Make IIS Express works with http://127.0.0.1

I never notice that IIS Express doesn’t listen to web requests other than localhost. So, to my surprise, when I try http://127.0.0.1, I got HTTP 400, Bad Request instead.

 

127.0.0.1-Error

 

Change 127.0.0.1 to localhost and everything is fine.

localhost

 

Anyway, you can set your IIS Express to let it listen to a request for 127.0.0.1 easily.

1. Look for a file applicationhost.config. It’d be under /documents/IISExpress/config.

2. Go to <sites> section and look for your site. In this example, I have my web project named MyWeb.

iis-express-setting-before

3. Change localhost to 127.0.0.1

iis-express-setting-after

4. Stop IIS Express and run your web site again.

exit-iis-express

 

Now you should be able to access your web site thru 127.0.0.1 address now!

127.0.0.1-work

 

Hope this helps! 🙂

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IE8 Object doesn’t support property or method ‘map’

One function that I used very frequently in Functional Programming language like F# is map. For C# I can use Select function in LINQ to do the same thing. With ECMAScript5, JavaScript also comes with built-in map function.

Here are how map functions looks like in JavaScript:

var sqrt = function(x){ return x*x;};
var numbers = [1,2,3];
var squares = numbers.map(sqrt);
// squares is [1,4,9]

However, if you still have to support IE8, unfortunately, it doesn’t support map function.

To make IE8 supports the map function, you can add a Polyfill that you can find on this page. Or if you use either jQuery or Lo-Dash, you can use jQuery.map or _.map as well.

// jQuery
var squares = jQuery.map(numbers, sqrt);

// Lo-Dash
var squares = _.map(numbers, sqrt);

Create a super-duper-happy SPA web app using Durandal, Nancy, and Bootstrap

I start looking at Durandal after attending Jason Clark’s DurandalJS and Twitter Bootstrap at Nashville .NET User Group. Durandal is a SPA framework that incorporated several popular JavaScript libraries like JQuery, Knockout, and RequireJs. It’s also created by Rob Eisenberg who is also behind Caliburn.Micro.

For Nancy, I have heard about it in .NET Rocks and Hanselminutes podcasts for a while, but I haven’t had a chance to look at it until recently. Basically, Nancy (or NancyFX) is a lightweight web framework allowing you to build HTTP based web applications or services using .NET. Nancy is very easy to learn and set up.However, It doesn’t depend on System.Web and doesn’t need to be run on IIS at all. Most importantly, Nancy is very easy to learn and set up as you will see.

The last one is Bootstrap which is a very popular front-end framework that comes with HTML/CSS/JavaScript templates and controls. It allows us to create better-looking responsive web UI with small effort.

Using them together makes our job to create a web app much easier.

 

Ok. Enough with the background. Let’s get start by building a web app using Durandal and Nancy (I will touch on Bootstrap once we have a web app running).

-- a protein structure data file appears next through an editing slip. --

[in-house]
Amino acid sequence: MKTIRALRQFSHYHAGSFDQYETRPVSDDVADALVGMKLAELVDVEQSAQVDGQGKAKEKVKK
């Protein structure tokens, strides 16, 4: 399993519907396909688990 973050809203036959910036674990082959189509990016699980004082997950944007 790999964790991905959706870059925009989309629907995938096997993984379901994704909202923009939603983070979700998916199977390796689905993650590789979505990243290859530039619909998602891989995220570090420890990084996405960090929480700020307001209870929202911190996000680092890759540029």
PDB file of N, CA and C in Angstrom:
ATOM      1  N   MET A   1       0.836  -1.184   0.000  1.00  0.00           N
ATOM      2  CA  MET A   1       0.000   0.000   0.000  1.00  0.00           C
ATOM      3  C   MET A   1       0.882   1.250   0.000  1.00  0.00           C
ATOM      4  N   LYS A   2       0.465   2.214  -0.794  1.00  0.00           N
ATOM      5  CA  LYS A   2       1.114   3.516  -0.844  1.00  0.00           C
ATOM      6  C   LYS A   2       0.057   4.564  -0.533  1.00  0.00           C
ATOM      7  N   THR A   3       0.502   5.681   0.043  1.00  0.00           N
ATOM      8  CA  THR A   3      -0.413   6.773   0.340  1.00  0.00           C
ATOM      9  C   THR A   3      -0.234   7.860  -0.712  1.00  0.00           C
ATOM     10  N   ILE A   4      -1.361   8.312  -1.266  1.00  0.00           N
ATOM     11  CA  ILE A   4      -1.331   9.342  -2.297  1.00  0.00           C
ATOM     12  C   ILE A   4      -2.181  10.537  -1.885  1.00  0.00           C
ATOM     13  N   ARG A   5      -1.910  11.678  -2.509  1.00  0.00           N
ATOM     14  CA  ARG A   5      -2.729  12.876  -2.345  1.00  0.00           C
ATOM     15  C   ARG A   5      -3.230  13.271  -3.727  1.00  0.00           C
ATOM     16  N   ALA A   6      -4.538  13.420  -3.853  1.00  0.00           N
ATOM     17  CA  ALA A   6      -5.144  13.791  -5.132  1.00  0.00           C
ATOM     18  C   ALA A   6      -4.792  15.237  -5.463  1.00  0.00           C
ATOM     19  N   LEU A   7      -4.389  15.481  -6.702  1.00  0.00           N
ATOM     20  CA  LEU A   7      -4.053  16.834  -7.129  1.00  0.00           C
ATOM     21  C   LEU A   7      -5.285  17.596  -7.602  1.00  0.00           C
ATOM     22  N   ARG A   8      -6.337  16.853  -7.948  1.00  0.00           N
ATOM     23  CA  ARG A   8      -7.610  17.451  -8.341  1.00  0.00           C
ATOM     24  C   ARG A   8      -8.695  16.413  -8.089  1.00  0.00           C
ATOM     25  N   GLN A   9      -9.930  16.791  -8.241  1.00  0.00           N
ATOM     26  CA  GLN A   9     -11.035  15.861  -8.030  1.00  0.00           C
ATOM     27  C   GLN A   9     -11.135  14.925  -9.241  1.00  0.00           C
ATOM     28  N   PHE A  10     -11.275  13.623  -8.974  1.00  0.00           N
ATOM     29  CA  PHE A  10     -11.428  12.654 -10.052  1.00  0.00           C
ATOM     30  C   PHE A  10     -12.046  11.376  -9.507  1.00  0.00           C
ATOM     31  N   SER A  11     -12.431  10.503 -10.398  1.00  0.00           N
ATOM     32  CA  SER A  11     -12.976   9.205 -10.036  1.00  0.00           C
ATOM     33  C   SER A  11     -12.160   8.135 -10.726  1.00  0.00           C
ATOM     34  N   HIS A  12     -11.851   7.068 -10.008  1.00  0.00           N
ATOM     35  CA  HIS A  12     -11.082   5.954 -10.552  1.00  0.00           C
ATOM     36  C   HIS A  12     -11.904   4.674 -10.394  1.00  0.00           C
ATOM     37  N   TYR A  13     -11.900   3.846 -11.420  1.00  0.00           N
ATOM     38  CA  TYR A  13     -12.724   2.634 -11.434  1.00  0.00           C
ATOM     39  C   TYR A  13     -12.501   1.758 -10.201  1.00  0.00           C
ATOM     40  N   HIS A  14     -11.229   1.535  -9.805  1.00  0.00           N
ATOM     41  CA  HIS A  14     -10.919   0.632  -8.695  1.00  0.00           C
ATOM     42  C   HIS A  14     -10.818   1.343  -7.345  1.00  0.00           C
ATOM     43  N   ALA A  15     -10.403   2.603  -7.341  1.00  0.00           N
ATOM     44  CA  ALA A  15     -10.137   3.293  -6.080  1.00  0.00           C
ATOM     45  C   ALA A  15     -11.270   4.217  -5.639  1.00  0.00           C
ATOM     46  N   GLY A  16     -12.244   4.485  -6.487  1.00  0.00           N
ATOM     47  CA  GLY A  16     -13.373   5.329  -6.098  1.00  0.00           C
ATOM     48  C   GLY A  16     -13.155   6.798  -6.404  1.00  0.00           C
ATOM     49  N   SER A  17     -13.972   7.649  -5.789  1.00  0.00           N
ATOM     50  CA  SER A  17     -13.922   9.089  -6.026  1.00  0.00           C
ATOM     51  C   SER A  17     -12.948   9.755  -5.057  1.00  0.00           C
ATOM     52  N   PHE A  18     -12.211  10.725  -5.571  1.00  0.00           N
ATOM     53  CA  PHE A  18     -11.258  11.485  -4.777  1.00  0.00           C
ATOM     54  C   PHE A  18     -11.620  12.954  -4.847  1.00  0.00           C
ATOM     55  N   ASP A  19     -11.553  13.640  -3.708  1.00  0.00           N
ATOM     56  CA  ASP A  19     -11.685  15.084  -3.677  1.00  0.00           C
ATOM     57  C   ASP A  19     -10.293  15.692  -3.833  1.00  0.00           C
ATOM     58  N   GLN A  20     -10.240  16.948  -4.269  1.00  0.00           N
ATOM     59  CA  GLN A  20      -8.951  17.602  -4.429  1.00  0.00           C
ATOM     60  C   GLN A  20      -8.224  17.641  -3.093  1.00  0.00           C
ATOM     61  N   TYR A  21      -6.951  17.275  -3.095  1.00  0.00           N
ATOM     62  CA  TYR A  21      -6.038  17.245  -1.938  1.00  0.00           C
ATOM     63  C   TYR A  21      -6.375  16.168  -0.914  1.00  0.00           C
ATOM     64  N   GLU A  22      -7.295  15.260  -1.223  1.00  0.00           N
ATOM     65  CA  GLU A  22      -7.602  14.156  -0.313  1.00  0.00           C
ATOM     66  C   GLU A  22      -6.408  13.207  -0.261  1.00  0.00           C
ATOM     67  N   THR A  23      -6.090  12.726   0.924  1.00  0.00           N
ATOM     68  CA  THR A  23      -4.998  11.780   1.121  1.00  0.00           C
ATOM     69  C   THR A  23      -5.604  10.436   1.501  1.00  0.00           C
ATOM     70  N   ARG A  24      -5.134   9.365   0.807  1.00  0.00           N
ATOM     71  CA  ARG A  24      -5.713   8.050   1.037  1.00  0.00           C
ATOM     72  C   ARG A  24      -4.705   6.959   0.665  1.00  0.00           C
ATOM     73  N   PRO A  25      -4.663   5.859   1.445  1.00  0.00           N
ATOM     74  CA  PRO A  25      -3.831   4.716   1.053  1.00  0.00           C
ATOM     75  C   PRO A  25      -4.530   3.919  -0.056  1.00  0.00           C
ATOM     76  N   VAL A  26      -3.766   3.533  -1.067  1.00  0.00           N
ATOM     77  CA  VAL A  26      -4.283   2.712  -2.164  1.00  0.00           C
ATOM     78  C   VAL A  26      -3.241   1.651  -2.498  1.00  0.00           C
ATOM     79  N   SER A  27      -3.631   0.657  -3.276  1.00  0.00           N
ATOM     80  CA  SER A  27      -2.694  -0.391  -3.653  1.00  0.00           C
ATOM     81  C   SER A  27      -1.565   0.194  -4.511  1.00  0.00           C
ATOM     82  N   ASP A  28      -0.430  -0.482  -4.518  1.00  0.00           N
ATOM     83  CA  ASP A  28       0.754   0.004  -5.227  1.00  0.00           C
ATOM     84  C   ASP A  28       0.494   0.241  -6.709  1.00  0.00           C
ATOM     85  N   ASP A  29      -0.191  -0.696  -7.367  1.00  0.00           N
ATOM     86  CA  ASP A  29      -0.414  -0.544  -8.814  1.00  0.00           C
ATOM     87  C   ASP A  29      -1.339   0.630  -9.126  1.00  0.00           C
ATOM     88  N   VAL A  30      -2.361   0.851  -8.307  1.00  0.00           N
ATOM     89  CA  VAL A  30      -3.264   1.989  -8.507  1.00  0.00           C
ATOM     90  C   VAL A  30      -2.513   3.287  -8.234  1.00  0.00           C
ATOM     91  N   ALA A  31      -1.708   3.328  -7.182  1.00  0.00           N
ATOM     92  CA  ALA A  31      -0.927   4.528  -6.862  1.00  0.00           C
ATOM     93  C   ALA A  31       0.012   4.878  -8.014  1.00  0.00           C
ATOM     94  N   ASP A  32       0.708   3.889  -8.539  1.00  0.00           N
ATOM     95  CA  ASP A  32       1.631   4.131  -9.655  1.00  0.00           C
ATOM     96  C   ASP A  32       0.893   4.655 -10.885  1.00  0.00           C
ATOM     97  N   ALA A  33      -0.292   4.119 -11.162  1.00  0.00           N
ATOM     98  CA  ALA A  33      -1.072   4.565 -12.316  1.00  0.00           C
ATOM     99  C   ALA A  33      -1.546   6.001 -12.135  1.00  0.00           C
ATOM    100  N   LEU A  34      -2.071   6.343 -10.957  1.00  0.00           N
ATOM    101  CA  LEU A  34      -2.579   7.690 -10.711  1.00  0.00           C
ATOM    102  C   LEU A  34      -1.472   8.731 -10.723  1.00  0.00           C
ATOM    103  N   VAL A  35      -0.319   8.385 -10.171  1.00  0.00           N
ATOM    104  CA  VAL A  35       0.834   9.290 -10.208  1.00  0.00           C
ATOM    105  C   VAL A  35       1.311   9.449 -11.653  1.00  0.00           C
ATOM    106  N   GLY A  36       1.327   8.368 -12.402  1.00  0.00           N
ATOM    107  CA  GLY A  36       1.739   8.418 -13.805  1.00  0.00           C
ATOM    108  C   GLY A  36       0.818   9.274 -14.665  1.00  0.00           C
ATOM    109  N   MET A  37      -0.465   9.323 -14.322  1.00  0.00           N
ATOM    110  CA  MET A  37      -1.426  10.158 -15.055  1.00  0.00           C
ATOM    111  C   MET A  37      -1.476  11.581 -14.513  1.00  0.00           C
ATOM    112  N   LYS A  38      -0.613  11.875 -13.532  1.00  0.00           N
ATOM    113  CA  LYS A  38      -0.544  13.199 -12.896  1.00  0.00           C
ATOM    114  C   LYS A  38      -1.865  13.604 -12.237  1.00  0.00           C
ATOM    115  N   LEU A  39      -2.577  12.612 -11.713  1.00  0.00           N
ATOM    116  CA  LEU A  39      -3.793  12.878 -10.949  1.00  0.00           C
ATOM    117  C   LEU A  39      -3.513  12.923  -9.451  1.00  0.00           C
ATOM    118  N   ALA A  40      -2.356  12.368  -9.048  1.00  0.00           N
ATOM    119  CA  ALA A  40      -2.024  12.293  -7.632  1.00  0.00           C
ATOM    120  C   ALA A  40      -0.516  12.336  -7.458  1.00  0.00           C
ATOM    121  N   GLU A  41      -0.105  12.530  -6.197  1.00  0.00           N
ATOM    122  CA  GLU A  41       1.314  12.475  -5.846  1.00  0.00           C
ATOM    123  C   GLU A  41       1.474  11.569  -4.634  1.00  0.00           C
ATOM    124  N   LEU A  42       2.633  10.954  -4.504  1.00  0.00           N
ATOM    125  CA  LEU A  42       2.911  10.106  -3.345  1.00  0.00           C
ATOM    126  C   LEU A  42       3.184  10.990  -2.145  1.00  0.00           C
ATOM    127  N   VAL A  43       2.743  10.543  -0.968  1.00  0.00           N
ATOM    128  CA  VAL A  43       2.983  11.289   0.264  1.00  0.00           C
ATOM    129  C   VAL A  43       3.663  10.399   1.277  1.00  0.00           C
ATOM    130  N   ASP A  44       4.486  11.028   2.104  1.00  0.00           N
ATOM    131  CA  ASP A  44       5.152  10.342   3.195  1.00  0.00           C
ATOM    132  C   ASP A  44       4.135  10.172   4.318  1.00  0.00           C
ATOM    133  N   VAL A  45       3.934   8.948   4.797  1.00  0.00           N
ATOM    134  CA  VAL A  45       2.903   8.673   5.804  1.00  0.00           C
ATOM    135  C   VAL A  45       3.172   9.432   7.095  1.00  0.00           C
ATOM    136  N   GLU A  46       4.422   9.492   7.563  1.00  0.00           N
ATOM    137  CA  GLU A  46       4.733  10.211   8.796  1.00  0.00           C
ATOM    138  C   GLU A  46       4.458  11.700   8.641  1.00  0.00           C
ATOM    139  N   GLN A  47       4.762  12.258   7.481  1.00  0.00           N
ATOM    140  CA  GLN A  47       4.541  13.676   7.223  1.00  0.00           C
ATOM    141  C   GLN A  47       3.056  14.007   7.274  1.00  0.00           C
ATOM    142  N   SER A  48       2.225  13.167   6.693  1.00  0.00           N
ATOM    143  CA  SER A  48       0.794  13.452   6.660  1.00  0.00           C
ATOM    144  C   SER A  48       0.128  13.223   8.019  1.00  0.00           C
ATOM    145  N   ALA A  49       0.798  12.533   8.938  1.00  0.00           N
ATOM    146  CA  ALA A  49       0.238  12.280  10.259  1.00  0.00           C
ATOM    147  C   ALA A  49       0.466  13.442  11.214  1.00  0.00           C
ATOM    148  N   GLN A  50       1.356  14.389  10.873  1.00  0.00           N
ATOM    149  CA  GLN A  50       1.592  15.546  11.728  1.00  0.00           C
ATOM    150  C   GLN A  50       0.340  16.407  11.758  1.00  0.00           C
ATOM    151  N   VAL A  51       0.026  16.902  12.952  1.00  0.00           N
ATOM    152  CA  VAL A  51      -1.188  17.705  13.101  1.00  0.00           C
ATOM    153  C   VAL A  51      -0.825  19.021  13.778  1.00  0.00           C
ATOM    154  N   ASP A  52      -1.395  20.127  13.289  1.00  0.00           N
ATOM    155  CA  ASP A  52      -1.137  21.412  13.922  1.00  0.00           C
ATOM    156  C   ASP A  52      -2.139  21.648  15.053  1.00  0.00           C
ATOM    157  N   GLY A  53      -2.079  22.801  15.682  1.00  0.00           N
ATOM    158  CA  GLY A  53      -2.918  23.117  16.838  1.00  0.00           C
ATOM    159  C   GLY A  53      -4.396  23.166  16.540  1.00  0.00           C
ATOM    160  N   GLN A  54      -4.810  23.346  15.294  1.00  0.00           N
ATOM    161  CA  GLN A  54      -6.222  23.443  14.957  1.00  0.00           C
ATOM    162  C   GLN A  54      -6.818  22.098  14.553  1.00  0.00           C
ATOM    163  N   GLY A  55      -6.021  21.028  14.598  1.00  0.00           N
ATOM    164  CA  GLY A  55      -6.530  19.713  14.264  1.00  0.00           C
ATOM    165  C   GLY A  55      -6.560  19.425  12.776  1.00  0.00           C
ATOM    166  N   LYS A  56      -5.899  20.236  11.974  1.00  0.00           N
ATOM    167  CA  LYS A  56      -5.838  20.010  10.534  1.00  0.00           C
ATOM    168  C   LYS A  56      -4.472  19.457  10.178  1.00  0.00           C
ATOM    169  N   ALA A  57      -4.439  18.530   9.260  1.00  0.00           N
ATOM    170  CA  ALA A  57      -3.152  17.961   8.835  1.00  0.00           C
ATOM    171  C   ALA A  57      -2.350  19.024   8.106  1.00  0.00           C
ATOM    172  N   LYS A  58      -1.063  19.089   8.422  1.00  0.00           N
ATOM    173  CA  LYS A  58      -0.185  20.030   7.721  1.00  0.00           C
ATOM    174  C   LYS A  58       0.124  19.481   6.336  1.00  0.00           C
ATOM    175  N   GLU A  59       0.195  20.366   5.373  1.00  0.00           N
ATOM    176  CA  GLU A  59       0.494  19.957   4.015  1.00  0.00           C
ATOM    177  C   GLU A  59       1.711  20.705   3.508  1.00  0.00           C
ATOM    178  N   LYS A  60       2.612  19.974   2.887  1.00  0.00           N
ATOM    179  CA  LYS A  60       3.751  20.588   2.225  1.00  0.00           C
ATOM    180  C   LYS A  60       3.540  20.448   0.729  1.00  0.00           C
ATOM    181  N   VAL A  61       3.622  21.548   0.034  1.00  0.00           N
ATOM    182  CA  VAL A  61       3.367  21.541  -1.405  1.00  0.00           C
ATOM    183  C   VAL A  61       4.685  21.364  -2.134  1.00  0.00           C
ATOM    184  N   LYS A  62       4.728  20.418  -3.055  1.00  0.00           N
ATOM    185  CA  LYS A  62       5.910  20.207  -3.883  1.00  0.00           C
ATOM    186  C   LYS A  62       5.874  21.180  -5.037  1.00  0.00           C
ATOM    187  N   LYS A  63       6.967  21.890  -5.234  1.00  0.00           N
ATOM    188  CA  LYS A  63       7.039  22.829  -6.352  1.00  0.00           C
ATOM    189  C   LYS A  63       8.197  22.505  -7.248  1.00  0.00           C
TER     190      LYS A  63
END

First, we start with just an empty ASP.NET web site.

 

001-Empty-Web-Project

002-Empty-Web-Project 

 

Once we have the web site project, we install Durandal and Nancy via NuGet. Since I want our web app to run on IIS, I also have another package, Nancy.Hosting.Aspnet installed.

image

 

If everything went smoothly, you should see these packages installed in your project. As Durandal is using JQuery, Knockout, and RequreJS, those packages will be installed as well.

004-NuGet-Packages

 

Now, let’s start coding. We start in the client-side by creating modules (viewmodels) and views. If you have played with the Durandal StarterKit, you should be familiar with the files (index.html, main.js, shell.js, etc.). I won’t explain what those files do here, but you can find more information about them here.

Next, we look at the server-side with Nancy. To set up a Nancy site, what I need to do is to create a C# class derived from NancyModule, and define route handler in the constructor. We don’t need to worry about the name. As long as it is derive from NancyModule, Nancy will find it. Here is how I want Nancy to return back index.html for the root URL.

 

 

By default, Nancy will look at static content like JavaScript files, css, images, and so on in /Content folder only. But we already have those static files that Durandal needs in App folder. So to make Durandal works, we need to tell Nancy to look at those folders as well by adding those folders to StaticContentsConventions which can be done in Nancy Bootstrap process. We can do that by creating a class derived from DefaultNancyBootstrapper and add some code.

 

 

Here is how our project looks right now.

005-EDT-Minimum-Final

 

Now, let’s run the web app. And you should see our very simple web app

image 

To make our web app a bit less trivia, I will add another Durandal view and module which will do some AJAX call to get JSON data from the server. Here is the code in the new module.

 

 

The page is expecting the server to send JSON when it hits /api/list. With Nancy, we can do that easily by adding just couple lines of code.

 

 

Now. let’s run our web app again and click the new link!

image

Wow! super easy, right?

 

So far, we just have our client-side and server-side code taken care. However, you probably notice that our web app doesn’t look good at all. This is how Bootstrap can help. By using its reusable CSS templates, we can make our web app looks much better with ease.

Before we can do that we have to install Bootstrap package.